New Data Support Safety and Efficacy of Vedolizumab for IBD

May 8th 2017
Lauren Santye, Assistant Editor
Lauren Santye, Assistant Editor

Real-world analyses further support the safety and efficacy of vedolizumab in patients with ulcerative colitis or Crohn’s disease.

Eight real-world analyses presented at the 2017 Digestive Disease Week annual scientific meeting in Chicago further support the safety and efficacy of vedolizumab (Entyvio) for the treatment of adults with moderate to severe ulcerative colitis (UC) and Crohn’s disease.

Additionally, 2 analyses of real-world data from the US VICTORY consortium support findings from the pivotal GEMINI clinical trial that demonstrated the efficacy of vedolizumab, according to a press release.

Vedolizumab is designed to bind to the alpha4beta7 integrin to prevent the white blood cells from entering the inflamed gut tissue, resulting in a decrease in inflammation.

In a cohort analysis from the VICTORY consortium, investigators examined mucosal healing, clinical response and remission, and steroid-free response and remission in 180 patients with moderate to severe UC who were treated with vedolizumab.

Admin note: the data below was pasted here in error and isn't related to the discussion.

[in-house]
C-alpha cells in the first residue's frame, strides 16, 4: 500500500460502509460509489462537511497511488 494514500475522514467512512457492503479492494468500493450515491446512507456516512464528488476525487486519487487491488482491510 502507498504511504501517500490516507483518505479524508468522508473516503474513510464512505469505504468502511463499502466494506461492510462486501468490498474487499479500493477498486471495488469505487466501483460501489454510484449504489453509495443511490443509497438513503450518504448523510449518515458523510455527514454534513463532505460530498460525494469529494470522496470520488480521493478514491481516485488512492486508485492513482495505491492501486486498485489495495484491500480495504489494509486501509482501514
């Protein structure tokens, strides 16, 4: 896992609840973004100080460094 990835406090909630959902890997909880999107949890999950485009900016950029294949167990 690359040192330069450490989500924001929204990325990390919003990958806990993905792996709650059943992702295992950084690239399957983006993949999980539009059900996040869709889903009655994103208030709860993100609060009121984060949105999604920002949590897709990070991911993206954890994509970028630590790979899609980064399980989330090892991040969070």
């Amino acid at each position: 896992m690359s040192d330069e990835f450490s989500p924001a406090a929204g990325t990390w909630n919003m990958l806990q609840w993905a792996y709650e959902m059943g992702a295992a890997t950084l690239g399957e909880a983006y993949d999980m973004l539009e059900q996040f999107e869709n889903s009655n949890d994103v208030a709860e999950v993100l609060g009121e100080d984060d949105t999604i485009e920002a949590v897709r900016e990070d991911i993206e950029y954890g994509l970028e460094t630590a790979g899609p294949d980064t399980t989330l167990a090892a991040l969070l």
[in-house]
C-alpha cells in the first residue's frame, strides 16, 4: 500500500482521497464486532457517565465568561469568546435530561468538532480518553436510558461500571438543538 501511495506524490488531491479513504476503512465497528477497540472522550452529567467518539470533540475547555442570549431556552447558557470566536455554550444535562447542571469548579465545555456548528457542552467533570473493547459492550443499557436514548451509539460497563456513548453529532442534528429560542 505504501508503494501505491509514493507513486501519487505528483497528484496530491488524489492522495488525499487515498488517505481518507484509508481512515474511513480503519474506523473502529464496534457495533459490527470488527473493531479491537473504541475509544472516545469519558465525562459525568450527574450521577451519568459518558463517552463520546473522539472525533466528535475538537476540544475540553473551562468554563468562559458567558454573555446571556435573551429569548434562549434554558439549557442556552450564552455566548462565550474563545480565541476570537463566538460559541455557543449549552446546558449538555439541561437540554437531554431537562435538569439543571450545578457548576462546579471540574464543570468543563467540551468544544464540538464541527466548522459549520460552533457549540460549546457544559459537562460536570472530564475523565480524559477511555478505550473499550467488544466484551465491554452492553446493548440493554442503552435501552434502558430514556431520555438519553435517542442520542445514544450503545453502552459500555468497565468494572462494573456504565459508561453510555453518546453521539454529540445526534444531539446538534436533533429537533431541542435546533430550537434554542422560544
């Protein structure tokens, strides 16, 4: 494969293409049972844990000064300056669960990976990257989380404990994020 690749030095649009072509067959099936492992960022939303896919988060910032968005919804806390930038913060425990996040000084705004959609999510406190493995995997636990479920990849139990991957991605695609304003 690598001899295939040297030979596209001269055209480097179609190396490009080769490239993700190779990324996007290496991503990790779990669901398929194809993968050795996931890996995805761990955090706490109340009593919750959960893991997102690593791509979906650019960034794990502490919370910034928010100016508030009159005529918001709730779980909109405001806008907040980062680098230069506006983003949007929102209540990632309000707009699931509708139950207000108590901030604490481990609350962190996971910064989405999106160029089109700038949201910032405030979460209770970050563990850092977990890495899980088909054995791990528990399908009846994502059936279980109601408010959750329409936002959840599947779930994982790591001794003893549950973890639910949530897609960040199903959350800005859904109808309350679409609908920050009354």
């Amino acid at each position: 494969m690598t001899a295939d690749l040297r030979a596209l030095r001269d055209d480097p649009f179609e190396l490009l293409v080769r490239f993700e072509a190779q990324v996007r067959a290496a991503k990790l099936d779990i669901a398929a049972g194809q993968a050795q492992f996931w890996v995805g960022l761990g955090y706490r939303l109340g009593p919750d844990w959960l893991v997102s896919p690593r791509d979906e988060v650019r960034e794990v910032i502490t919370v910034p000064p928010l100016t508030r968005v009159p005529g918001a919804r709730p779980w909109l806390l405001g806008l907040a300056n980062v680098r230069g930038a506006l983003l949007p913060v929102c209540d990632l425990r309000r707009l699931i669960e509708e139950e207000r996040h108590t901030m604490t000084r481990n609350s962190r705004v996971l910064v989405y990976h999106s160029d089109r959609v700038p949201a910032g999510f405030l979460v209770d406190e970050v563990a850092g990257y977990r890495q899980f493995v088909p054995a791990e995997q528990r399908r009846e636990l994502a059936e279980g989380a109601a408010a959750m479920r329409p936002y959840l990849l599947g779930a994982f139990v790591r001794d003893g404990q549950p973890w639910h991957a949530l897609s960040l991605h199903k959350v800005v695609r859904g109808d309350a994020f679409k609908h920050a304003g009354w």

The results of the large, multicenter cohort showed that 77% of patients achieved mucosal healing, 51% achieved clinical remission, and 41% achieved steroid-free remission by 12 months in routine practice.

“The real-world evidence from the VICTORY consortium supports the data observed in the pivotal GEMINI clinical trial program, further demonstrating the effectiveness of vedolizumab,” Parambir Dulai, MD, research fellow, University of California San Diego, and lead investigator of the VICTORY consortium analyses, said in a release.

In a different analysis from the VICTORY consortium, investigators examined the rates and predictors of progression to surgery as well as the number of patients with inflammatory bowel disease (IBD) who required surgery 6 or 12 months after induction of vedolizumab in 742 patients.

The results of the analysis showed that, over time, there was a decline in surgical rates that was dependent on when vedolizumab was initiated over a 2-year period.

“Real-world evidence plays an important role in helping health care providers evaluate a therapy’s effectiveness and safety in routine medical practice against clinical trial results, and the VICTORY consortium provides valuable clinical knowledge for the IBD community,” Professor William Sandborn, MD, Chief, Division of Gastroenterology, University of California San Diego, said in a release.

The VICTORY consortium is the first large, well-characterized cohort of patients receiving vedolizumab in a real-world setting.

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